Hemp became legal to grow in the state of Florida last year, and UF researchers are now set to launch a pilot program to help the state develop the industry.

The university will be holding the UF Industrial Hemp Pilot Project Partners Workshop in Quincy, Citra and Homestead in early August, said Robert Gilbert, professor and chairman of the agronomy department at the UF Institute of Food and Agricultural Sciences.

The one in Quincy will be held Aug. 9, Citra on Aug. 10 and Homestead will host the final one Aug. 13.

Gilbert said IFAS was able to secure a $1.3 million sponsorship for the project because the project is not being funded by the state legislature. He would not specify where the sponsorship came from.

The program will last for two years to determine if Florida can sustain an industrial hemp industry.

Hemp became legal to grow in Florida in July 2017, Gilbert said. The plant, which looks exactly like cannabis, has not been allowed to be grown in the state since before World War II.

Gilbert said that even after hemp was legalized, the program faced multiple challenges to start the project. Regulations had to be set by the Florida Department of Agriculture and Consumer Services and it needed to have approval from the U.S. Board of Trustees. They also had to get a schedule one permit from the Drug Enforcement Administration.

Jerry Fankhauser Jr., assistant director of the Florida Agricultural Experiment Station at UF/IFAS, is in charge of getting the necessary permits. He said despite the federal government legalizing industrial hemp production with the 2014 Farm Bill, each state had to approve growing hemp individually.

For it to be grown legally, hemp must contain less than 0.3 percent of the chemical tetrahydrocannabinol, or THC, the active ingredient in cannabis.

If, during the growing process, THC levels rise above the legal limit, the crop must be burned, Gilbert said.

Fankhauser said it would not be possible to get a “high” from industrial hemp. He used dog species as a metaphor when comparing industrial hemp and medical marijuana.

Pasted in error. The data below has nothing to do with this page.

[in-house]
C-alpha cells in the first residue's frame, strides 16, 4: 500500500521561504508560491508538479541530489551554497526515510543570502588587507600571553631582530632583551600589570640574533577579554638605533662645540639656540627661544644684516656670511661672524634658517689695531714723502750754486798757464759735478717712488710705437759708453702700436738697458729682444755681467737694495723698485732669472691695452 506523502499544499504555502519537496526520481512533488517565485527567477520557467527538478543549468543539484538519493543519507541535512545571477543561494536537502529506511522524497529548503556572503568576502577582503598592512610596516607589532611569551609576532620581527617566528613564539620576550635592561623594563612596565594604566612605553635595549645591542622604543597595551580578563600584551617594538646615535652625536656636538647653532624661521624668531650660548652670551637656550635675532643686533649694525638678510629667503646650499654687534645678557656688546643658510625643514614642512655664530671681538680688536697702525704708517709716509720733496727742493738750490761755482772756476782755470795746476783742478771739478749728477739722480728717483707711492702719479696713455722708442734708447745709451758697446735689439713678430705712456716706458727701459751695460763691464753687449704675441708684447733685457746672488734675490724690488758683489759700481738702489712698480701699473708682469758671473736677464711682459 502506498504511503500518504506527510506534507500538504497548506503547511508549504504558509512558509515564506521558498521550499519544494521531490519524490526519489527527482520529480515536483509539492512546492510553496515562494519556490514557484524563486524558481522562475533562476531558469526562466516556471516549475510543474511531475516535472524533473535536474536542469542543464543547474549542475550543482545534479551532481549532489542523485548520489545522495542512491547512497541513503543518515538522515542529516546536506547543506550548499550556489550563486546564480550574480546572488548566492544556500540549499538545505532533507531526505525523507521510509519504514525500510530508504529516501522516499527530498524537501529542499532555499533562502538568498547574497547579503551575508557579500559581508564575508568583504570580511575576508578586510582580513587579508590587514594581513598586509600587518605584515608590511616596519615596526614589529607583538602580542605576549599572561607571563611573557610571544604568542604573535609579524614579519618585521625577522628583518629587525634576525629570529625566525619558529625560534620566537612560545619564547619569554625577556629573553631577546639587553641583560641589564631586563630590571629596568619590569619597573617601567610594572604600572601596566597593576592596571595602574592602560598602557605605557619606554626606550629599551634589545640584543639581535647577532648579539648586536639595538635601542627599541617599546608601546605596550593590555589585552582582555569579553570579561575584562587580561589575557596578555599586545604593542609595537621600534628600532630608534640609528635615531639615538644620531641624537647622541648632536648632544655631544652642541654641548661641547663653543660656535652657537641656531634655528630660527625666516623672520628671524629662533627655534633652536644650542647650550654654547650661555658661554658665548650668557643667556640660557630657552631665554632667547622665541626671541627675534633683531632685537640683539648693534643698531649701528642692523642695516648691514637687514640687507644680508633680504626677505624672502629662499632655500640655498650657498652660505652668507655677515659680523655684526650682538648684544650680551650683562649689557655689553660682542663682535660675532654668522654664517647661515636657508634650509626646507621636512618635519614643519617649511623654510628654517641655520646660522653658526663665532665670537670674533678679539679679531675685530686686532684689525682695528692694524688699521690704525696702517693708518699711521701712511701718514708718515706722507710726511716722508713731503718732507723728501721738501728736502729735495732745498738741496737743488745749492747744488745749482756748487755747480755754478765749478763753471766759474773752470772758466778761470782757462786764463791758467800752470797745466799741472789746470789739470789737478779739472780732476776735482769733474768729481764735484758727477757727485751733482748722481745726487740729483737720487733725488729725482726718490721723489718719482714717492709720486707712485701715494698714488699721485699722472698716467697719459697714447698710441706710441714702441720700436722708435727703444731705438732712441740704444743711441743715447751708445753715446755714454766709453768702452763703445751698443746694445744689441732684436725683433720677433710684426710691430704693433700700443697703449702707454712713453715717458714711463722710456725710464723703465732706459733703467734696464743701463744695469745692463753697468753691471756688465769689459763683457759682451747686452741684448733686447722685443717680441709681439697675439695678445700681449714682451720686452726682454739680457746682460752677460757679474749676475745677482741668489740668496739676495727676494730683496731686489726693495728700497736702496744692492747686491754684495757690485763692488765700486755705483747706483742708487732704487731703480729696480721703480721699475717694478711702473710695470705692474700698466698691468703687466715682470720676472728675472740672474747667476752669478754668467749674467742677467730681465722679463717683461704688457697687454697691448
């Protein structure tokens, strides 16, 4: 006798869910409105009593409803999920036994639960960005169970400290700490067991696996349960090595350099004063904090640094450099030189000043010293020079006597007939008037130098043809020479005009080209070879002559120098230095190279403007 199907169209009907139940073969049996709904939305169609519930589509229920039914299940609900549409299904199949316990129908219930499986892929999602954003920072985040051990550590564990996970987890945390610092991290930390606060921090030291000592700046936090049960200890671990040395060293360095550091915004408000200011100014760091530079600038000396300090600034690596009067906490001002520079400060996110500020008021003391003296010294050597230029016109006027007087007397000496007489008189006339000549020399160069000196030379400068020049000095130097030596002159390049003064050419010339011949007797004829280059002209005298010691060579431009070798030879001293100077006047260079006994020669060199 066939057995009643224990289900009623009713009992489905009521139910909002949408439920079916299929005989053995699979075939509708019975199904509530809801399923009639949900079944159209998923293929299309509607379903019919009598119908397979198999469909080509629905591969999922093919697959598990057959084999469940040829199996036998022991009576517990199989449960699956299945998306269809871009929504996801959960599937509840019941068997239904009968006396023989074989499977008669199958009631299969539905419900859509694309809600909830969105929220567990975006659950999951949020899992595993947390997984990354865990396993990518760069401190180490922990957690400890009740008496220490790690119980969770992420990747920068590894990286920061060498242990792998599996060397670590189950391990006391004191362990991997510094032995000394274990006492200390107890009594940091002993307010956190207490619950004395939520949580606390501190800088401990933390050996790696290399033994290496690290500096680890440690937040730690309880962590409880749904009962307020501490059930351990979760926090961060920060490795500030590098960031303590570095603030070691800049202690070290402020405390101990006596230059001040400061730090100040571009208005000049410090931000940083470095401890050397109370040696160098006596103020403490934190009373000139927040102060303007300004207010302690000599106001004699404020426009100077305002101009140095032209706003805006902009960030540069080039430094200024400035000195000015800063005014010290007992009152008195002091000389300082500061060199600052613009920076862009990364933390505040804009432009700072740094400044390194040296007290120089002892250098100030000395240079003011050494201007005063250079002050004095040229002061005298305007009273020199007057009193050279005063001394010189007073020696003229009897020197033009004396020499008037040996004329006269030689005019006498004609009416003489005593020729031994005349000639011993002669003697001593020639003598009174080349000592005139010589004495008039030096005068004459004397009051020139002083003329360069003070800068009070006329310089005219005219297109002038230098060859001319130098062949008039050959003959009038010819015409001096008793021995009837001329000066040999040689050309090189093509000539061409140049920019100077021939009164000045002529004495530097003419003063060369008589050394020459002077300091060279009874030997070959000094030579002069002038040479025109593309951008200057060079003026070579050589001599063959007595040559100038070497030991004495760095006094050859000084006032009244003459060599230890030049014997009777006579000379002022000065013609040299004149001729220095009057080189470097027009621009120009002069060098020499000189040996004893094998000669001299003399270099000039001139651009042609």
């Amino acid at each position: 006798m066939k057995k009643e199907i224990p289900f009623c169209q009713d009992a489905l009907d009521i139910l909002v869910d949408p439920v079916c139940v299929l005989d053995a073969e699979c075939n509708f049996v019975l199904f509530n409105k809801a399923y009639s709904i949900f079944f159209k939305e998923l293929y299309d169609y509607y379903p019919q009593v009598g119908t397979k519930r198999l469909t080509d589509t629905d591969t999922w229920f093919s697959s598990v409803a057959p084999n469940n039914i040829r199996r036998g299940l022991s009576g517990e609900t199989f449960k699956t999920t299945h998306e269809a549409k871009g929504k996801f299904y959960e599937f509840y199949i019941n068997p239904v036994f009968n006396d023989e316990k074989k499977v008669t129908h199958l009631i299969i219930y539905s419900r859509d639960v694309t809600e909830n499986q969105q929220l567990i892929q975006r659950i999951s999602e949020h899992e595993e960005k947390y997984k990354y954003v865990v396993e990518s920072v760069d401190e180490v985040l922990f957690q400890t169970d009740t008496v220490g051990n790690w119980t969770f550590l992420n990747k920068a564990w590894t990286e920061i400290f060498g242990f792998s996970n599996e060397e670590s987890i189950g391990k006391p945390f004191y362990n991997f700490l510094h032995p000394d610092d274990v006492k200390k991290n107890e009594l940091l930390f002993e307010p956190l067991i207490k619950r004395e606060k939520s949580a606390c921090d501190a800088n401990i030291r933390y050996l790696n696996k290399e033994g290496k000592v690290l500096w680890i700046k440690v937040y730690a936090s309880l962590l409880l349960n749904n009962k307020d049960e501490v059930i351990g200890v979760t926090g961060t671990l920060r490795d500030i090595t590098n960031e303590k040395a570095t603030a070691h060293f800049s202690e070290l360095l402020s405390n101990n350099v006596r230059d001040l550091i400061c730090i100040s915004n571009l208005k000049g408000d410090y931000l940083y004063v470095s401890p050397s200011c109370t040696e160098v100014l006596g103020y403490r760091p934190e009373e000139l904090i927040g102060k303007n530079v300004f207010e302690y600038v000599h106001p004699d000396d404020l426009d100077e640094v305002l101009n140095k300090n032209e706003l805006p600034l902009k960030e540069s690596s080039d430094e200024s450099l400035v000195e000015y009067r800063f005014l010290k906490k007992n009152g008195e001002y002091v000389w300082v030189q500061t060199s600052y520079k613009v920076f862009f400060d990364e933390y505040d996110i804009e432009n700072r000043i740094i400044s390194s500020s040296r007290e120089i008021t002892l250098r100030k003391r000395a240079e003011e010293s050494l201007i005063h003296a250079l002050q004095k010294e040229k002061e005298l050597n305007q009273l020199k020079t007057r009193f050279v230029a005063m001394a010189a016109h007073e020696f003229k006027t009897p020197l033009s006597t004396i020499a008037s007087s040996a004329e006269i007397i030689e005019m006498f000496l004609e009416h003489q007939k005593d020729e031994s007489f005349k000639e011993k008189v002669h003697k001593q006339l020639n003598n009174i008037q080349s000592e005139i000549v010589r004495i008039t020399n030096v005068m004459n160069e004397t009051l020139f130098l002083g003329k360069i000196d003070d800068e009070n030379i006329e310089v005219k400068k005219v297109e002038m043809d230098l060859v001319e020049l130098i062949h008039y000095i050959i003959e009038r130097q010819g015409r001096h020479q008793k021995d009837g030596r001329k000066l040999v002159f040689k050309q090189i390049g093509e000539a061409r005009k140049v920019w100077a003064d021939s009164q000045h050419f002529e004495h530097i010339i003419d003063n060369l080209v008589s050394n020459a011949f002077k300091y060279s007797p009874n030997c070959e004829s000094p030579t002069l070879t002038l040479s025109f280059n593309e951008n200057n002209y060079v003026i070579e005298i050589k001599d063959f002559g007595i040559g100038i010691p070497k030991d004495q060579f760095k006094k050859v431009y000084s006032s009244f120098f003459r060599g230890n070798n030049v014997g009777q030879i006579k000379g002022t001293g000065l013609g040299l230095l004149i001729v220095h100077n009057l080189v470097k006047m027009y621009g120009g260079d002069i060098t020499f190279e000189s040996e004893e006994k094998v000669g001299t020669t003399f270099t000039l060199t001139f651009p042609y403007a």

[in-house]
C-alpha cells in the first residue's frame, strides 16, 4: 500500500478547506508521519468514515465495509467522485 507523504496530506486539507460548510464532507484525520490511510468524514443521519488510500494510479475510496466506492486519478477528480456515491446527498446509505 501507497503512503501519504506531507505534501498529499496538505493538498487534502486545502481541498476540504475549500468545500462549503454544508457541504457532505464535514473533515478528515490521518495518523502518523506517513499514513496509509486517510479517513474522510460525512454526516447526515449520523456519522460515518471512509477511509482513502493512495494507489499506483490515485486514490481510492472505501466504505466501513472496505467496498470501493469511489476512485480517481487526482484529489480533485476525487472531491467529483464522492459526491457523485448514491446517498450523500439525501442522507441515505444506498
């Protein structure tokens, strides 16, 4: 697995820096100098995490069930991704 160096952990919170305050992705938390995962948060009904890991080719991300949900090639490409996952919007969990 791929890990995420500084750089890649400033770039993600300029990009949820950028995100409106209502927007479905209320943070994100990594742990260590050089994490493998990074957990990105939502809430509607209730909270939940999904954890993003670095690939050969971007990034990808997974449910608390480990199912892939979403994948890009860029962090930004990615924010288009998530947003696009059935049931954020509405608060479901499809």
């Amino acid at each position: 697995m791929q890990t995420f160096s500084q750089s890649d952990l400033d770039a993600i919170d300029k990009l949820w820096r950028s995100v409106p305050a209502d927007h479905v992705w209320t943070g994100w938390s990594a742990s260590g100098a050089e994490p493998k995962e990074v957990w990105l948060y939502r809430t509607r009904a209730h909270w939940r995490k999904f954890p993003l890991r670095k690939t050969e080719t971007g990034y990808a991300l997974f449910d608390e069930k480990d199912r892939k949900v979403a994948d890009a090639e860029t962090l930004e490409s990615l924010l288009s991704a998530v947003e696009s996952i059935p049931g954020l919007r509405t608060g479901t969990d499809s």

“One’s a chihuahua, and one’s a saint Bernard,” Fankhauser said. “They’re the same species but different dogs.”

There is also a human security risk involved with growing a crop that looks just like cannabis. People may mistake the crop for cannabis, and it could be stolen or damaged.

Gilbert said there will need to be public education regarding hemp for people to not get the wrong impression about what is being grown.

Fankhauser, who also worked at Purdue University in 2015, also oversees hemp seed delivery. He said IFAS will be testing more than 30 varieties, including strains from Canada, China, Italy, Australia and some U.S. states.

Different seeds will grow hemp suited for different applications, such as fiber or oil.

One of Gilbert’s goals is to have two hemp harvests in Homestead due to its warm year-round climate. It could also be grown in Gainesville.

In the U.S., more than 30 states have already started growing industrial hemp, making Florida late to start. States such as Kentucky and Colorado have had large success in growing industrial hemp, Gilbert said.

UF and Florida A&M University are the only schools in the state to have received permission to run pilot programs.

Registration is required to attend the workshop, and a decent amount of people have registered so far, Gilbert said.

There is still plenty of room at each location for potential growers or industry partners because the cap at each is about 200 people, Gilbert said. The workshops will cost $10 to attend.

Along with educating potential growers about hemp, Gilbert said it will also serve as an opportunity for farmers to express feedback and concerns they have about the infant industry.

There will be discussion about the different varieties of hemp and ways to make sure the new crop does not become an invasive species because the plant is not native to the state.

“We’re very excited to be able to get on the ground floor to establish a new industry in Florida,” Gilbert said.